Also, I don’t like pregnant Charley.

Babies ruin everything. There I said it.

If the overall prophecy arc has been a favourite part of this series for you, then you’re in luck! We learn so much more about what the eff is really going on, including all that Charley is capable of and what her destiny is shaping up to be.

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Review: Sixth Grave on the Edge (Charley Davidson, #6) by Darynda Jones

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St. Martin’s Press | 2014

I feel like this book is a watershed moment for the series. If you’ve been loving the ride so far, this book is going to test just how invested you really are in sticking it out with Charley.

If you’ve been iffy about Charley – whether-or-not you like her and her constant slapstick bullshit – then this book is going to be what tips you over the edge to one side or the other.

It is not your typical Charley Davidson novel. If you’re expecting to find a PI case that Charley takes from beginning to end….sorry, but no. There is a lot going on, a lot of defining moments, a lot of new plot threads that are introduced for the future of the series, and one hell of a cliffhanger.

(Seriously, the seventh book was available for download from my library and I borrowed that shit immediately after finishing this.)

Continue reading “Review: Sixth Grave on the Edge (Charley Davidson, #6) by Darynda Jones”

Review: The Girls in the Water (Detectives King and Lane, #1) by Victoria Jenkins

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Bookouture | 2017

There’s just something about smart, in-charge females solving violent crimes against other females perpetrated by men with psycho fucking issues, that really gives me some lady wood.

I was super excited to read this new series by Victoria Jenkins for that very reason, and I have to say, it didn’t disappoint.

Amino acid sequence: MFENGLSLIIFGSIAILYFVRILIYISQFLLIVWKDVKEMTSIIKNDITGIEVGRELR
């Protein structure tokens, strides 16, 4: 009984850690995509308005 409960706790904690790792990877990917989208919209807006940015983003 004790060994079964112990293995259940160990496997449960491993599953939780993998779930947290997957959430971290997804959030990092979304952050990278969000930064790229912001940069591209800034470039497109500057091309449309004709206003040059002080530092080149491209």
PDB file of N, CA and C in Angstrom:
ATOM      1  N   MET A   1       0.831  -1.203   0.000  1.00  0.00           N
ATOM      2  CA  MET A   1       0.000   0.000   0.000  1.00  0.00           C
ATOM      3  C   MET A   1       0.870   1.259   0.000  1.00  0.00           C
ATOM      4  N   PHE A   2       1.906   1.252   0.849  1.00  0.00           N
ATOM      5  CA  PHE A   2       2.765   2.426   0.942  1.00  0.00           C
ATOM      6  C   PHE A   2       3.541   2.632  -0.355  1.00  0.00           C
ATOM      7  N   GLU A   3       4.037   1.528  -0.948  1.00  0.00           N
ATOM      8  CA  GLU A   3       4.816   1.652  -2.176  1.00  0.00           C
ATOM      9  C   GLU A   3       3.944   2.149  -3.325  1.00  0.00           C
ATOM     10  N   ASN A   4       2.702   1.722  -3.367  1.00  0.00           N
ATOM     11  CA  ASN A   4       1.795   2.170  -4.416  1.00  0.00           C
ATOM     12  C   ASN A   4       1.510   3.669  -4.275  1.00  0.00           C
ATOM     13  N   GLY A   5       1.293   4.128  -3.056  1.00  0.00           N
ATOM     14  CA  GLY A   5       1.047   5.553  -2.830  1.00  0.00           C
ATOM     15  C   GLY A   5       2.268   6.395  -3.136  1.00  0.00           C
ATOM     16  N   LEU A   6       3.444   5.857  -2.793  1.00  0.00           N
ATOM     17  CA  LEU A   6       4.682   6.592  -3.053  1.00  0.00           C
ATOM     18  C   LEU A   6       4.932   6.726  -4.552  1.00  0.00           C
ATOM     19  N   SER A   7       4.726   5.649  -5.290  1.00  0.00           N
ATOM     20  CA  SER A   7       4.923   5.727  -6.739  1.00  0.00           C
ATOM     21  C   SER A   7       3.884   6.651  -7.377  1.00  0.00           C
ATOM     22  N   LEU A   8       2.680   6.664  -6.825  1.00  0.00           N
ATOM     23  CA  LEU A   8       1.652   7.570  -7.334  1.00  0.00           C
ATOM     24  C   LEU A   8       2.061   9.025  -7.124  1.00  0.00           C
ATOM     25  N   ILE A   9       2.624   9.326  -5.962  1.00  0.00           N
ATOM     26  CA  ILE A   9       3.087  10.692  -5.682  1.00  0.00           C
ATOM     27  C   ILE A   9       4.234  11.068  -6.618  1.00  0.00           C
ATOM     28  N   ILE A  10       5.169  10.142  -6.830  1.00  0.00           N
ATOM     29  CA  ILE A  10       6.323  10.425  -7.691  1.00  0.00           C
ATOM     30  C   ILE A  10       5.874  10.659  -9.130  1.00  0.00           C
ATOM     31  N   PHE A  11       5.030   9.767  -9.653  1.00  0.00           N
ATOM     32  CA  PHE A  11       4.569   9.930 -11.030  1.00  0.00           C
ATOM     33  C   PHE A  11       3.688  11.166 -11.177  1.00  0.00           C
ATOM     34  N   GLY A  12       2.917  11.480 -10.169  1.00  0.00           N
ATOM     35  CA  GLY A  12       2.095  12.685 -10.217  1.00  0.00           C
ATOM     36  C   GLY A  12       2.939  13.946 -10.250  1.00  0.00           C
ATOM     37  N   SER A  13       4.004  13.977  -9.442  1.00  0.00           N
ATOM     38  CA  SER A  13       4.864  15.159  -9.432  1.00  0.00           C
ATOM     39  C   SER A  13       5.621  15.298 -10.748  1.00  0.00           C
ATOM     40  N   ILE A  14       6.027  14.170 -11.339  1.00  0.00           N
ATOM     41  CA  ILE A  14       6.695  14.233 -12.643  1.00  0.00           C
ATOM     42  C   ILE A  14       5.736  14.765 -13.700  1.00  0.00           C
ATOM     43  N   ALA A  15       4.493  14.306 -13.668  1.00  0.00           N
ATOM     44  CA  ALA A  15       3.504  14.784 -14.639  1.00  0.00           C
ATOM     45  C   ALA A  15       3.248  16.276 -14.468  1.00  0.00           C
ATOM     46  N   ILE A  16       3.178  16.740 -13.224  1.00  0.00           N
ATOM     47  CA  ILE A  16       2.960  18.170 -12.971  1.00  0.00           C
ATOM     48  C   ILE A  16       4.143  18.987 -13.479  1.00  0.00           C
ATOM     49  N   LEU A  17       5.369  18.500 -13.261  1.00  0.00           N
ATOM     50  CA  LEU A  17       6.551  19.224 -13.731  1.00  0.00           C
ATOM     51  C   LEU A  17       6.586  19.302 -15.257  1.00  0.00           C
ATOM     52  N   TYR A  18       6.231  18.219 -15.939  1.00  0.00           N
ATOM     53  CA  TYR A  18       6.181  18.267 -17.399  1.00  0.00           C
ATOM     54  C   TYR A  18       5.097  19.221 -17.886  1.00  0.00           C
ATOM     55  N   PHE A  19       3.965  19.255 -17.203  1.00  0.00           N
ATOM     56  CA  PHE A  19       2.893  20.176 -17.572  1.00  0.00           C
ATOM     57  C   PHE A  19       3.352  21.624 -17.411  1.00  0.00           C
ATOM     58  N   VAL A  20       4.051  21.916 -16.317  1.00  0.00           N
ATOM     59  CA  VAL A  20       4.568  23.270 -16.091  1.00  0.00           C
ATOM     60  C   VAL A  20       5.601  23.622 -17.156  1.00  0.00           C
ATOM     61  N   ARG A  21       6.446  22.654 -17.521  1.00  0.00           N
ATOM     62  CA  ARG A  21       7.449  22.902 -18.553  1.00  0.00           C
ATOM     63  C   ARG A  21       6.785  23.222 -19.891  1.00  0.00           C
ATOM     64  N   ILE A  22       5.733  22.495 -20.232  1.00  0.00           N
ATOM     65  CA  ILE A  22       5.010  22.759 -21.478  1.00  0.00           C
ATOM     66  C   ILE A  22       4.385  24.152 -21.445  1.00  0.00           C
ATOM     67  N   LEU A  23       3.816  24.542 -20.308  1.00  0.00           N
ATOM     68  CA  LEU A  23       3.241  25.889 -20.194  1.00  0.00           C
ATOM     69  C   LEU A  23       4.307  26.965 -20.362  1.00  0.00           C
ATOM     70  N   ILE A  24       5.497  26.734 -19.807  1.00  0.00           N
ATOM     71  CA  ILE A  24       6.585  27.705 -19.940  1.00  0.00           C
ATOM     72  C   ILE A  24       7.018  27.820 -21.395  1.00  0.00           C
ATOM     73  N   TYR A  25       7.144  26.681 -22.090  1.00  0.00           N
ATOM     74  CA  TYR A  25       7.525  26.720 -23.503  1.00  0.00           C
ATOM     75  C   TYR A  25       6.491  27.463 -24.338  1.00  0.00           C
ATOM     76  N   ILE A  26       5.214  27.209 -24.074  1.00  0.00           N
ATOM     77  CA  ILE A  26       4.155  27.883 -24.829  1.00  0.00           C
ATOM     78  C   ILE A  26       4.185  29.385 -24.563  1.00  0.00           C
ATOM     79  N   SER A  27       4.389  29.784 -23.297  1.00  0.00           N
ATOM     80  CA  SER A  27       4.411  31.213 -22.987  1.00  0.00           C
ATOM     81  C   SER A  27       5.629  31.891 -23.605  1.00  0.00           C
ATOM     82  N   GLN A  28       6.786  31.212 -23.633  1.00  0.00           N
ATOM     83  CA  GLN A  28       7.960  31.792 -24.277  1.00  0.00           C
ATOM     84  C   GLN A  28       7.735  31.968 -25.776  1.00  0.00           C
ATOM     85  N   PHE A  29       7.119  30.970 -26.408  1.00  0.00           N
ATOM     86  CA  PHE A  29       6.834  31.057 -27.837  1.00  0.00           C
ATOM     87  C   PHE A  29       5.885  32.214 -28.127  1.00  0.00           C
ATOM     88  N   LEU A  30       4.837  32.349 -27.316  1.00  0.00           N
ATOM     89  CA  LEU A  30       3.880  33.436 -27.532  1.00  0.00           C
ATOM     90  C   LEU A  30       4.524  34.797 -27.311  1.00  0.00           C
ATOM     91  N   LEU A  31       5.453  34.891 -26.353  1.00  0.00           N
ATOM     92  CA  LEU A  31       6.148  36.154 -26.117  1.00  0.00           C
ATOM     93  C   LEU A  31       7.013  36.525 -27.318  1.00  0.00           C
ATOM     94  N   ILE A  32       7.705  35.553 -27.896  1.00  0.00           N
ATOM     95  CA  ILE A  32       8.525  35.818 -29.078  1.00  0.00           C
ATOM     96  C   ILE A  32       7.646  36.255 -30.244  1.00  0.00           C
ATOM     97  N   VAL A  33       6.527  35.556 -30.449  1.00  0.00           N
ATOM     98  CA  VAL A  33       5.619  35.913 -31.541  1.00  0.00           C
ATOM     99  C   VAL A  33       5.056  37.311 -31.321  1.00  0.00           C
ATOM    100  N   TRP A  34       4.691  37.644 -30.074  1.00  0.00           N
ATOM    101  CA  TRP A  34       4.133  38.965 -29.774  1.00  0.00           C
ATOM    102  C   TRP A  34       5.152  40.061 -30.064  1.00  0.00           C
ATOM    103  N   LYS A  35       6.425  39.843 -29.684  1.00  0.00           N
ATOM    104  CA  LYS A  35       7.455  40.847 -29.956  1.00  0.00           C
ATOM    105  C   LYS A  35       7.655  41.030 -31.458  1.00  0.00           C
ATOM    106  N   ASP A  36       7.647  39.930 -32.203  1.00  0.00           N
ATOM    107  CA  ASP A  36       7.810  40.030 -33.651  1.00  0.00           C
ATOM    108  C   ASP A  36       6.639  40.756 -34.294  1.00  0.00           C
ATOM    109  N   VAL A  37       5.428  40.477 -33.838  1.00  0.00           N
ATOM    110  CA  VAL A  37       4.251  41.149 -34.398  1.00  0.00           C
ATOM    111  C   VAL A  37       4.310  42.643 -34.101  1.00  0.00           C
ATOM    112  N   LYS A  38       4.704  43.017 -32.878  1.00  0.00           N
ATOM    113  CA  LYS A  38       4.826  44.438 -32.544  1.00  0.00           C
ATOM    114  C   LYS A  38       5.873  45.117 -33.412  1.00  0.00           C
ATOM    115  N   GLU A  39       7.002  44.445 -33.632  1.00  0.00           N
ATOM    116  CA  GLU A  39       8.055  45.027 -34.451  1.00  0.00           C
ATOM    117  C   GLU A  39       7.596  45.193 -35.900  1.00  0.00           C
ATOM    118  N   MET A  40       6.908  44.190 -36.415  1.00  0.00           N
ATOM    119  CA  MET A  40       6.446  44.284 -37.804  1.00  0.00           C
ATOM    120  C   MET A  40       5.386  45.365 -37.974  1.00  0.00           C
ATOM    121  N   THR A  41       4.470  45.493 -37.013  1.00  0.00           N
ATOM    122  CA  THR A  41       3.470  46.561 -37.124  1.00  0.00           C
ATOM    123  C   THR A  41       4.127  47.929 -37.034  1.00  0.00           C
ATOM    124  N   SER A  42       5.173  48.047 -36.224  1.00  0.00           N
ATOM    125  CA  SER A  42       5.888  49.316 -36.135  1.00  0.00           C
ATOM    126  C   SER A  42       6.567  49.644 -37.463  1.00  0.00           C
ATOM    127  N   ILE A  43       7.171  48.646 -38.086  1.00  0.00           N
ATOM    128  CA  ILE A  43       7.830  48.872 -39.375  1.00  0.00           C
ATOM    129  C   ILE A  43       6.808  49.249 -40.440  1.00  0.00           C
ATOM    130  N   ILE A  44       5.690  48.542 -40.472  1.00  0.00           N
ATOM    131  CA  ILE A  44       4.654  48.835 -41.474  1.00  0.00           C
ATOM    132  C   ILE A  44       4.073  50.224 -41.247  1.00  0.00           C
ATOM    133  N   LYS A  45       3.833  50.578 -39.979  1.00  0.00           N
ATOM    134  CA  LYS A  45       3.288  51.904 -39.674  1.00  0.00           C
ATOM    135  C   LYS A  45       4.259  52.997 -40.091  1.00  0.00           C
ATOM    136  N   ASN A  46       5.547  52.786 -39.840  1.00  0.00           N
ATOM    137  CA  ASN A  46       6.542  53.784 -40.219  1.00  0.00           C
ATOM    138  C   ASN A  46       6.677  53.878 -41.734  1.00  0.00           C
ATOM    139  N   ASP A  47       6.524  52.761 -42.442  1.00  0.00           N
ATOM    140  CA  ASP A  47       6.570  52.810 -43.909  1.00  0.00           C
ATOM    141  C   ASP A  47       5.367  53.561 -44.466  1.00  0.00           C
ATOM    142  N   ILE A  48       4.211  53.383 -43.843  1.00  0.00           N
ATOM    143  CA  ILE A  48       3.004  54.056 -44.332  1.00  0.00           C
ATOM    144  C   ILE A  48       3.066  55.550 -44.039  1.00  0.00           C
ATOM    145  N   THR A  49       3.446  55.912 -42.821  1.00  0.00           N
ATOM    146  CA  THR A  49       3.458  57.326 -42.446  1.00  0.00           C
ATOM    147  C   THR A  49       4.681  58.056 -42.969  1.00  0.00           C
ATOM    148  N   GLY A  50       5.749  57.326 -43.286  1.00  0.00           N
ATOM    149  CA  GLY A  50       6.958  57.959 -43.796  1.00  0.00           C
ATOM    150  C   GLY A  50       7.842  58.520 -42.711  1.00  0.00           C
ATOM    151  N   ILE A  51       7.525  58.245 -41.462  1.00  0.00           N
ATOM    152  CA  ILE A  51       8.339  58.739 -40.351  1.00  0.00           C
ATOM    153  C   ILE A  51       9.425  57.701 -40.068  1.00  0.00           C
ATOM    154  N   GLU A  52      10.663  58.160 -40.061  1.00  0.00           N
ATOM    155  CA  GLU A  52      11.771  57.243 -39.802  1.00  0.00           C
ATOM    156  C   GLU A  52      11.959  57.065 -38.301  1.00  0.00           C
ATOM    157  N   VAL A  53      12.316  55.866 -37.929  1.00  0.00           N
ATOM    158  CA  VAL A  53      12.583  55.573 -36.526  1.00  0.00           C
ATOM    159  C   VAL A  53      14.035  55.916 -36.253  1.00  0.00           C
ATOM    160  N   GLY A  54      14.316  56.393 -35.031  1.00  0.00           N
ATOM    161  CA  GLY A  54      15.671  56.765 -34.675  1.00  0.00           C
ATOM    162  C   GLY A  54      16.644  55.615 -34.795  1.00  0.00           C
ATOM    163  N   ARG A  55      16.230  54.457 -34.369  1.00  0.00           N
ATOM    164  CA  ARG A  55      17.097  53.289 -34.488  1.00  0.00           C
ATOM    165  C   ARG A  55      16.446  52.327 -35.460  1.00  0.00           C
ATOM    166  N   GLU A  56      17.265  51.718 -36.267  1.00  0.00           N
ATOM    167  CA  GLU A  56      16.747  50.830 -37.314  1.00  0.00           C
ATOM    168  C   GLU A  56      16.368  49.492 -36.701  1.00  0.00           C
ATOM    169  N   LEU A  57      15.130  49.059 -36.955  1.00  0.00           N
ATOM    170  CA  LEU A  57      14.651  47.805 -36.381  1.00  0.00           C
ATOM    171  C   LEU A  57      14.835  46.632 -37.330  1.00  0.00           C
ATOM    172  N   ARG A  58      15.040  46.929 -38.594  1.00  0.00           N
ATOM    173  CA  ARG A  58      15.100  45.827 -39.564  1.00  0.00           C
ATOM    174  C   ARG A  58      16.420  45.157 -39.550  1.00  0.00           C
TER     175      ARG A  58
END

This is a really promising start for a new author and new series.

In Wales, a jogger finds the body of a woman floating in the river, as joggers are wont to do. DI Alex King and DC Chloe Lane are called to the scene. It seems almost as soon as the first body is found a second body turns up. Serial killers FTW.

Let’s talk characters: The thing about these two ladies is that they are in fact two ladies. Unique, and given equal time to develop – though they have much more room to grow in their definitions for follow up stories. Their histories, their emotions, their life circumstances – it is not surface or cliche or redundant. They feel like two purposeful characters, who practice support of each other. Women need to have each other’s backs, instead of infighting, and I loved that this book clearly demonstrates that sisterhood, even in difficult circumstances, even in the same job, even when they don’t understand each other’s motives or reactions.

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Review: Fifth Grave Past the Light (Charley Davidson, #5) by Darynda Jones

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St. Martin’s Press | 2013

You guyssssssssssss, I love Charley! Sincerely, I have massive amounts of affection for her.

I wish she’d be my friend. We could get drinks together, gossip about people (both alive and dead), maybe get high together in our pyjamas and then pass out watching Rick & Morty.

She’s just honestly one of my favourite female characters.

And really, you don’t even need to read this series from the beginning to get into it, (but it does help.) You can jump in whenever and immediately know Charley. Because her voice and her personality are clear and genuine from the beginning. Darynda Jones has her figured out and never wavers from that cannon truth.

This time around Charley is dealing with a lot. And it starts from page one. A cheating husband, gunfire, being confronted by the police about how exactly she manages to solve cases the way that she does. Not to mention, her apartment is filled with dozens of dead blonde women who may, or may not, have been killed by a serial killer. They are the worst houseguests too – climbing her walls (literally), hanging from the ceiling (also, literally), straight up ignoring her requests to communicate but then also getting in the shower with her. Like you do.